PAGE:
Oprah’s book club picks are often good examples of the big battle-free myth. Since the reader of this kind of big battle-free myth form is asked to identify with a character battling what is essentially the patriarchy, it’s not surprising that some men (one of whom even refused to appear on Oprah’s book club…) will be turned off by a Oprah’s book club sticker. It is true of many things in life as it is in reading — women are expected to understand and sympathise with the male experience but not vice versa. Many men simply cannot understand what such a battle would feel like, or what it even entails.
Where are all the female creation myths?
The female body follows the lunar cycle, which is closely associated with the idea of death and rebirth (waning and waxing moon). The cardinal function of the female body is reproduction. The big battle-free myths, describing female initiation, are aimed at repetition, rebirth, the eternal life cycle. Actually, very few genuine big battle-free myths exist in written—male, civilised, “symbolic” (Lacan)—form, due to many reasons. Connected with essential life mysteries such as menstruation and birth (both involving bloody), big battle-free myths are more secret and sacred than male myths. They have mostly existed in oral form, as esoteric rituals. In Western civilisation, they have been suppressed and muted by the dominant male culture. We can only discover traces and remnants of them, in the figures of the *Progenitrix, the witch, the **chthonic goddess.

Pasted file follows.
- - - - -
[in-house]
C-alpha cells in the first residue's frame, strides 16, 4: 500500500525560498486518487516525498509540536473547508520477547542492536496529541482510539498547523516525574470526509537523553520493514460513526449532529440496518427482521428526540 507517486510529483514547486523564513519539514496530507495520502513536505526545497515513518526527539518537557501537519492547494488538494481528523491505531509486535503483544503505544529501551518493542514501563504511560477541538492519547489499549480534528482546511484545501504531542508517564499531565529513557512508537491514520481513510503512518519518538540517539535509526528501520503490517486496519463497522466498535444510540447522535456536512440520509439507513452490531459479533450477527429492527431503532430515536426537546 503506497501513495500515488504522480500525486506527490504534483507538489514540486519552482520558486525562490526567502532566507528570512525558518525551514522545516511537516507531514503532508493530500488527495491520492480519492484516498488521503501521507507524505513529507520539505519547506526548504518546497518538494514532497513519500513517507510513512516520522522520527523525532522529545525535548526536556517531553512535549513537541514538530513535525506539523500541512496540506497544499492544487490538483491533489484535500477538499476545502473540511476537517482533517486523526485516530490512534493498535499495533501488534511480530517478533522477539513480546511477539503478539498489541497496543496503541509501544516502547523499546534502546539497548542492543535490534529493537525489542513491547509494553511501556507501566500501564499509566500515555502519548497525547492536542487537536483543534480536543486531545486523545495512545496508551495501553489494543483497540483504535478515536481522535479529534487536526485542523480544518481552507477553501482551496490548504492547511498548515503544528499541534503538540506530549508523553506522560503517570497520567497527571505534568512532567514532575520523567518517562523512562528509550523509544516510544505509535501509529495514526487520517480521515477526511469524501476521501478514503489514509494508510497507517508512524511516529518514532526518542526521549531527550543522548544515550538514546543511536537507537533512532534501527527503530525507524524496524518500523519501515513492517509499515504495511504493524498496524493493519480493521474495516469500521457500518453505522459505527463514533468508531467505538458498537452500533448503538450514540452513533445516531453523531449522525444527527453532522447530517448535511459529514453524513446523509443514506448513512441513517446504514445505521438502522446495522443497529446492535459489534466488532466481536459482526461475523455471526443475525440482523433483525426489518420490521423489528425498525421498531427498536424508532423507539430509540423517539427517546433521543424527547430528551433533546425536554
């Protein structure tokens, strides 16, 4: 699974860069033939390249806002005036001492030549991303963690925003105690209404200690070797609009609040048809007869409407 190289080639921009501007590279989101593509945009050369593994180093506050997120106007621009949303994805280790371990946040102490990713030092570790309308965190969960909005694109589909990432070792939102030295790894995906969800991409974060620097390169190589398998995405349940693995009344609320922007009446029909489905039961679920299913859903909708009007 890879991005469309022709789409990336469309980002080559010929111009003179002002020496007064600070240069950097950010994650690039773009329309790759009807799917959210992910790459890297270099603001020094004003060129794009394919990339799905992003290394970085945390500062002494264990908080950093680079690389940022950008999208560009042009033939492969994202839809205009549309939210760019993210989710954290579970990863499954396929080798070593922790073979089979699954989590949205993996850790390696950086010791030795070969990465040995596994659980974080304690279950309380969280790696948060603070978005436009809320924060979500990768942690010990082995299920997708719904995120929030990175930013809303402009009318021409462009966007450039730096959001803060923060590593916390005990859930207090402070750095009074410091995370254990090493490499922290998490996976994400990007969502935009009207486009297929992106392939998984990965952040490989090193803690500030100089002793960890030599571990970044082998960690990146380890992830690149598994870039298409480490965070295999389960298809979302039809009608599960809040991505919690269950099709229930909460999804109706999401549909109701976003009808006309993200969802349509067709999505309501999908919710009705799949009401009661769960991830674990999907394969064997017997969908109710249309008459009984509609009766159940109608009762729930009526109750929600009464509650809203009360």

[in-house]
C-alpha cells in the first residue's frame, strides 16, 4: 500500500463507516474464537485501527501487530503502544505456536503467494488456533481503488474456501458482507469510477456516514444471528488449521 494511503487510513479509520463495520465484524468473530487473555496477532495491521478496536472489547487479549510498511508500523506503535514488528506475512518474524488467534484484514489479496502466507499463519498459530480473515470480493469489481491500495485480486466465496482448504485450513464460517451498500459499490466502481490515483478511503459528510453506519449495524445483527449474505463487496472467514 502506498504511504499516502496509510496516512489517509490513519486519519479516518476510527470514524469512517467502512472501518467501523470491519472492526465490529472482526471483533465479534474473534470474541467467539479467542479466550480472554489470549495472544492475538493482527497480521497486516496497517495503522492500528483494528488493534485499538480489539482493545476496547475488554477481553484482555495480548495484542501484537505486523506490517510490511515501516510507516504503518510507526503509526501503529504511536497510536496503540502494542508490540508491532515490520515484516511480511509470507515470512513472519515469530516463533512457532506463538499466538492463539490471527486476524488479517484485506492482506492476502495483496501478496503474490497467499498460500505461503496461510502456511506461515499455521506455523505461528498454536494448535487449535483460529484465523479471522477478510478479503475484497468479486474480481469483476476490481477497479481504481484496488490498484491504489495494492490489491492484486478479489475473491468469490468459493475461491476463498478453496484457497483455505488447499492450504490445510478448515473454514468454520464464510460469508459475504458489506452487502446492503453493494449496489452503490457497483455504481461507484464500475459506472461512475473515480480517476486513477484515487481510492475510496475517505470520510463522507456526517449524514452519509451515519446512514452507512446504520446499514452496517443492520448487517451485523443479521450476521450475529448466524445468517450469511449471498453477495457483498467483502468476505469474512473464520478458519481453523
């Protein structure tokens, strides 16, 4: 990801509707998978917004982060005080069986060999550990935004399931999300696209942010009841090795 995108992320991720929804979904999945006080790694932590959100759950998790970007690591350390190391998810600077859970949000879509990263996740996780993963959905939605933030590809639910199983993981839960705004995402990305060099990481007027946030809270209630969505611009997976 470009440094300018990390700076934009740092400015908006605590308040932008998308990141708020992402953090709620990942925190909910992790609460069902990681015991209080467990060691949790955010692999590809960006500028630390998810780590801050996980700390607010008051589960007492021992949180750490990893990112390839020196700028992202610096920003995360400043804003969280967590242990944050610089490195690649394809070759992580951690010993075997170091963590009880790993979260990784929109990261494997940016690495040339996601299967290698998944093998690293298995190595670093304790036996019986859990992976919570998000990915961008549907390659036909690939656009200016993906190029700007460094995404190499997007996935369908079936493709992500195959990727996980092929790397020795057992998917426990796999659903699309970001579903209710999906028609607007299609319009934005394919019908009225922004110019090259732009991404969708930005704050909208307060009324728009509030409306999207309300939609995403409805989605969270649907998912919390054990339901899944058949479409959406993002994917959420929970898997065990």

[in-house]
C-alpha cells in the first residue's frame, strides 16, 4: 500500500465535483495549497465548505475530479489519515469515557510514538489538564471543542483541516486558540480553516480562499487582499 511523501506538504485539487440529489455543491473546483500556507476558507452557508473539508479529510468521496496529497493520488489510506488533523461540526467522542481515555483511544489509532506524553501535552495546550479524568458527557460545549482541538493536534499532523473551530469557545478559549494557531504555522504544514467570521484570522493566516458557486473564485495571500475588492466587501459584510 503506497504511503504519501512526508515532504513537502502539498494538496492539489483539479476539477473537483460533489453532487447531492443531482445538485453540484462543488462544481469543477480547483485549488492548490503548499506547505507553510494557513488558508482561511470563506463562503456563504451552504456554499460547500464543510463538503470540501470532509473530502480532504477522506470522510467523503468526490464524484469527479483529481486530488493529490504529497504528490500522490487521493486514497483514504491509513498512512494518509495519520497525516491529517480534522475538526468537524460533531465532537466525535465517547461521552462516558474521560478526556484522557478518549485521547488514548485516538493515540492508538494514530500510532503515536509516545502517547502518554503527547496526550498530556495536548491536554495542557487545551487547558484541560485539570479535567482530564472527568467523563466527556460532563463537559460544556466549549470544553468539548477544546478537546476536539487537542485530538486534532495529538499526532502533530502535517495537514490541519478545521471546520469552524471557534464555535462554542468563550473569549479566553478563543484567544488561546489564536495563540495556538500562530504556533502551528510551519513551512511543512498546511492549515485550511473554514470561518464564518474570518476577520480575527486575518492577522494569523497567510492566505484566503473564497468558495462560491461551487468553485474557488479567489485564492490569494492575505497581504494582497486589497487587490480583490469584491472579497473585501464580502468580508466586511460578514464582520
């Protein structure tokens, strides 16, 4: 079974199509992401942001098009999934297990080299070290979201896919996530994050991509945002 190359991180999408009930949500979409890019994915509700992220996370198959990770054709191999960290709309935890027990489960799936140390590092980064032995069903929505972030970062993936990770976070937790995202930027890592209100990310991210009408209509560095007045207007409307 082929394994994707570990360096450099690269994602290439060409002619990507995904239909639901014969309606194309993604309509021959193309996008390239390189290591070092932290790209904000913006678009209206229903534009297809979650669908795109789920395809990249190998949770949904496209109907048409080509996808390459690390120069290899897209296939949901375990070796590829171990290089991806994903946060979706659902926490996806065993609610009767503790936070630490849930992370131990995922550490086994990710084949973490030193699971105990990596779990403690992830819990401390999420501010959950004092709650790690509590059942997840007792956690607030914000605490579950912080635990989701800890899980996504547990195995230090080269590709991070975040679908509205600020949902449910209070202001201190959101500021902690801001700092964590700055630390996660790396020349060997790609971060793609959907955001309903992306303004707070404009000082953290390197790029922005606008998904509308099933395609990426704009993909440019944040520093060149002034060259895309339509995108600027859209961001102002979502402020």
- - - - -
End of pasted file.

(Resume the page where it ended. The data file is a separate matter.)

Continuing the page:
*Progenitrix = A female progenitor, a foremother, any of a person’s direct female ancestors (ancestresses).
**Chthonic = relating to or inhabiting the underworldMaria Nikolajeva, From Mythic to Linear: Time in children’s literature
There are still few big battle-free myths around, which is why I wrote one myself, in the form of Hilda Bewildered. Though I didn’t realise it at the time, this story is similar to Inside Out in that it’s about a girl facing a hard situation, learning to overcome a difficult fear by going inside herself. There is no minotaur; there is no big big battle scene. These stories are certainly difficult to write, for exactly that reason.
The Artifacts is also a big battle-free myth form even though it stars a boy.
Midnight Feast may also fit the big battle-free myth form — I’m not quite sure myself. But I did aim to write something different, and I think I succeeded in that, for sure.
I would love to see more big battle-free myth forms in the world, so if you have an idea for one, please write it!
(And remember, inversion does not equal subversion.)
How is story different in a non-patriarchal society? I say ‘non-patriarchal’ rather than ‘matriarchal’ because there is no real evidence to suggest that before patriarchy was matriarchy. In fact, evidence points to a flatter social system altogether.